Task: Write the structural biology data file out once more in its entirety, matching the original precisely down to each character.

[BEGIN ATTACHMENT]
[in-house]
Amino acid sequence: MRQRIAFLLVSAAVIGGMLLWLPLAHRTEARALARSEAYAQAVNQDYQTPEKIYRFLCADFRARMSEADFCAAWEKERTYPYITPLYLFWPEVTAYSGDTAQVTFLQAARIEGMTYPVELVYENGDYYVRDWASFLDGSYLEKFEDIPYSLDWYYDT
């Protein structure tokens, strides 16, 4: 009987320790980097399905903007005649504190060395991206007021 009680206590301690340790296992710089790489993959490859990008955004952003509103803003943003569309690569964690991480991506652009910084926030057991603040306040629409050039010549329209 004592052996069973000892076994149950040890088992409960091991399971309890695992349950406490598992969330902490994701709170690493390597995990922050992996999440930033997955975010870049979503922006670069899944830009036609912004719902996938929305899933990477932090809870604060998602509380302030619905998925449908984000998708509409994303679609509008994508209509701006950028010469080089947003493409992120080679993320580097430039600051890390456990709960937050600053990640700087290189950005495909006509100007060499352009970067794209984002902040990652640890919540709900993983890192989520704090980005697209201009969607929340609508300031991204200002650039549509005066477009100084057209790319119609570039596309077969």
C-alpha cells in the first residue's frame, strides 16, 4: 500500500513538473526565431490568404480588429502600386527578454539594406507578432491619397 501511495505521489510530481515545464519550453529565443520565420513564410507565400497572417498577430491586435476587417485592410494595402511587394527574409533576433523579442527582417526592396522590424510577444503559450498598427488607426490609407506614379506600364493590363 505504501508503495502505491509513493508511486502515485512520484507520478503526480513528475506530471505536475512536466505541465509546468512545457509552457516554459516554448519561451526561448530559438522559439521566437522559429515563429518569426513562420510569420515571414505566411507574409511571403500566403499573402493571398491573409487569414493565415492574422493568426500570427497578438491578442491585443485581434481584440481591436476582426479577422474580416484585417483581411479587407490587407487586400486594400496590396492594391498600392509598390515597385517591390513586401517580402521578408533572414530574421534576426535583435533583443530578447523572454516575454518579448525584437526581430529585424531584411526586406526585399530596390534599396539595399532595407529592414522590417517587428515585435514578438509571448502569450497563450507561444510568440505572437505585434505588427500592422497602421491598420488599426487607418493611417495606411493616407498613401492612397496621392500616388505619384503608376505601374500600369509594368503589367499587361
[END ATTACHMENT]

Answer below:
[in-house]
Amino acid sequence: MRQRIAFLLVSAAVIGGMLLWLPLAHRTEARALARSEAYAQAVNQDYQTPEKIYRFLCADFRARMSEADFCAAWEKERTYPYITPLYLFWPEVTAYSGDTAQVTFLQAARIEGMTYPVELVYENGDYYVRDWASFLDGSYLEKFEDIPYSLDWYYDT
């Protein structure tokens, strides 16, 4: 009987320790980097399905903007005649504190060395991206007021 009680206590301690340790296992710089790489993959490859990008955004952003509103803003943003569309690569964690991480991506652009910084926030057991603040306040629409050039010549329209 004592052996069973000892076994149950040890088992409960091991399971309890695992349950406490598992969330902490994701709170690493390597995990922050992996999440930033997955975010870049979503922006670069899944830009036609912004719902996938929305899933990477932090809870604060998602509380302030619905998925449908984000998708509409994303679609509008994508209509701006950028010469080089947003493409992120080679993320580097430039600051890390456990709960937050600053990640700087290189950005495909006509100007060499352009970067794209984002902040990652640890919540709900993983890192989520704090980005697209201009969607929340609508300031991204200002650039549509005066477009100084057209790319119609570039596309077969």
C-alpha cells in the first residue's frame, strides 16, 4: 500500500513538473526565431490568404480588429502600386527578454539594406507578432491619397 501511495505521489510530481515545464519550453529565443520565420513564410507565400497572417498577430491586435476587417485592410494595402511587394527574409533576433523579442527582417526592396522590424510577444503559450498598427488607426490609407506614379506600364493590363 505504501508503495502505491509513493508511486502515485512520484507520478503526480513528475506530471505536475512536466505541465509546468512545457509552457516554459516554448519561451526561448530559438522559439521566437522559429515563429518569426513562420510569420515571414505566411507574409511571403500566403499573402493571398491573409487569414493565415492574422493568426500570427497578438491578442491585443485581434481584440481591436476582426479577422474580416484585417483581411479587407490587407487586400486594400496590396492594391498600392509598390515597385517591390513586401517580402521578408533572414530574421534576426535583435533583443530578447523572454516575454518579448525584437526581430529585424531584411526586406526585399530596390534599396539595399532595407529592414522590417517587428515585435514578438509571448502569450497563450507561444510568440505572437505585434505588427500592422497602421491598420488599426487607418493611417495606411493616407498613401492612397496621392500616388505619384503608376505601374500600369509594368503589367499587361